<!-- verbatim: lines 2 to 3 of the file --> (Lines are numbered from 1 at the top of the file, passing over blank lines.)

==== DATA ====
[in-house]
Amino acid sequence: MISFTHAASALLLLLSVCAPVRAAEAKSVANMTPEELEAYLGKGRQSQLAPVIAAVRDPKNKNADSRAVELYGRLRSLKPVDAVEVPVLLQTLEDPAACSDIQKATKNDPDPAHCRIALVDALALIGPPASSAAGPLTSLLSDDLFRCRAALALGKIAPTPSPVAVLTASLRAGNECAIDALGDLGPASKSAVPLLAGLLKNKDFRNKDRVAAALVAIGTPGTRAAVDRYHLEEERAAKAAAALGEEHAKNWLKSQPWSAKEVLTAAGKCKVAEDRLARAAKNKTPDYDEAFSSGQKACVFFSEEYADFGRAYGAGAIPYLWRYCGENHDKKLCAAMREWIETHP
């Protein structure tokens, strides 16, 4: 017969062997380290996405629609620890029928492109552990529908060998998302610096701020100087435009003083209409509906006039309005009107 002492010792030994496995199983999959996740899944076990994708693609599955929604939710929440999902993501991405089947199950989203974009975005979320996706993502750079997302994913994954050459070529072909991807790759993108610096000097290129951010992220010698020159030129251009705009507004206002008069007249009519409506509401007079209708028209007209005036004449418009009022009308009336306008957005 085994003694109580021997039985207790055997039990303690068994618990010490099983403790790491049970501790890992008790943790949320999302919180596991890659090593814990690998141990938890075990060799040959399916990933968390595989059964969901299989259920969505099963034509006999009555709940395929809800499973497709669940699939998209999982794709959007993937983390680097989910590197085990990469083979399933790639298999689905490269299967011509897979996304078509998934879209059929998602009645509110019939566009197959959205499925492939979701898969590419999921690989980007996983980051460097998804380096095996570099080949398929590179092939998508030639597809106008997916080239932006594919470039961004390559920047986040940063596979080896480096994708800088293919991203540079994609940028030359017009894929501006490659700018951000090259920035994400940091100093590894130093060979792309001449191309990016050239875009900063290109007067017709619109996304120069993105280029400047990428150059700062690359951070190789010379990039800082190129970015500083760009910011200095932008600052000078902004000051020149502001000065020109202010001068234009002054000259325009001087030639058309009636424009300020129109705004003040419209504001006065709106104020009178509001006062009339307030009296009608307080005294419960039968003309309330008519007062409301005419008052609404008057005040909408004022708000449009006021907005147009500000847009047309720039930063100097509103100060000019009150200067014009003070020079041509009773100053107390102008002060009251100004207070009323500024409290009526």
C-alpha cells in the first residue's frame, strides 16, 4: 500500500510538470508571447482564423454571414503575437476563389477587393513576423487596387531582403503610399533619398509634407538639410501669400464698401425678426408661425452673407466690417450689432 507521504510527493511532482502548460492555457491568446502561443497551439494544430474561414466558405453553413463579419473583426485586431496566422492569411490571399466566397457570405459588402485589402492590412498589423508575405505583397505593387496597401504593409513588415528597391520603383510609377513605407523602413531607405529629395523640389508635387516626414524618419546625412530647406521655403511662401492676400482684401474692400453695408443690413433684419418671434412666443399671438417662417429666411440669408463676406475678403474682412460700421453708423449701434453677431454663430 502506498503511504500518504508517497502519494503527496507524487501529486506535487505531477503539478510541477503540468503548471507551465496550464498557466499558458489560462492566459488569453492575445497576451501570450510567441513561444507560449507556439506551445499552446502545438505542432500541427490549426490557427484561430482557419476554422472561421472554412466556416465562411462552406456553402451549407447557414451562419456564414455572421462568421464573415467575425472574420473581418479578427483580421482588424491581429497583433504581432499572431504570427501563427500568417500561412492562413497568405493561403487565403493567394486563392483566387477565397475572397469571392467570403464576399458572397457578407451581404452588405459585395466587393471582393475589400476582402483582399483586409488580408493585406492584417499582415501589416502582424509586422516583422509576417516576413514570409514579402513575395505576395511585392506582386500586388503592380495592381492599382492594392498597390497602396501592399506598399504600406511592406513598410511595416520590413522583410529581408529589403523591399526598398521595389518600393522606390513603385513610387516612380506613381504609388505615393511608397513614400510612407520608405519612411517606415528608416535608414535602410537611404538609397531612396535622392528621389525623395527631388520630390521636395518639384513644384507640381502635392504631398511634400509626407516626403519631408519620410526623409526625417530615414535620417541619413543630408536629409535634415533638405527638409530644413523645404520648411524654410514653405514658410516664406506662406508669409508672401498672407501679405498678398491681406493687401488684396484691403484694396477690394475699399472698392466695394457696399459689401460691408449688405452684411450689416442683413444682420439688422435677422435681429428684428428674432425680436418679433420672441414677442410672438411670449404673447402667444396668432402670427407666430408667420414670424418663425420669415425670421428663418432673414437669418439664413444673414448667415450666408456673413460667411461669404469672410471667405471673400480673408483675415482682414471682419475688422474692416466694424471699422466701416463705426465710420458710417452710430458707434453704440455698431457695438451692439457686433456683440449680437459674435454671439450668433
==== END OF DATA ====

Amino acid sequence: MISFTHAASALLLLLSVCAPVRAAEAKSVANMTPEELEAYLGKGRQSQLAPVIAAVRDPKNKNADSRAVELYGRLRSLKPVDAVEVPVLLQTLEDPAACSDIQKATKNDPDPAHCRIALVDALALIGPPASSAAGPLTSLLSDDLFRCRAALALGKIAPTPSPVAVLTASLRAGNECAIDALGDLGPASKSAVPLLAGLLKNKDFRNKDRVAAALVAIGTPGTRAAVDRYHLEEERAAKAAAALGEEHAKNWLKSQPWSAKEVLTAAGKCKVAEDRLARAAKNKTPDYDEAFSSGQKACVFFSEEYADFGRAYGAGAIPYLWRYCGENHDKKLCAAMREWIETHP
């Protein structure tokens, strides 16, 4: 017969062997380290996405629609620890029928492109552990529908060998998302610096701020100087435009003083209409509906006039309005009107 002492010792030994496995199983999959996740899944076990994708693609599955929604939710929440999902993501991405089947199950989203974009975005979320996706993502750079997302994913994954050459070529072909991807790759993108610096000097290129951010992220010698020159030129251009705009507004206002008069007249009519409506509401007079209708028209007209005036004449418009009022009308009336306008957005 085994003694109580021997039985207790055997039990303690068994618990010490099983403790790491049970501790890992008790943790949320999302919180596991890659090593814990690998141990938890075990060799040959399916990933968390595989059964969901299989259920969505099963034509006999009555709940395929809800499973497709669940699939998209999982794709959007993937983390680097989910590197085990990469083979399933790639298999689905490269299967011509897979996304078509998934879209059929998602009645509110019939566009197959959205499925492939979701898969590419999921690989980007996983980051460097998804380096095996570099080949398929590179092939998508030639597809106008997916080239932006594919470039961004390559920047986040940063596979080896480096994708800088293919991203540079994609940028030359017009894929501006490659700018951000090259920035994400940091100093590894130093060979792309001449191309990016050239875009900063290109007067017709619109996304120069993105280029400047990428150059700062690359951070190789010379990039800082190129970015500083760009910011200095932008600052000078902004000051020149502001000065020109202010001068234009002054000259325009001087030639058309009636424009300020129109705004003040419209504001006065709106104020009178509001006062009339307030009296009608307080005294419960039968003309309330008519007062409301005419008052609404008057005040909408004022708000449009006021907005147009500000847009047309720039930063100097509103100060000019009150200067014009003070020079041509009773100053107390102008002060009251100004207070009323500024409290009526």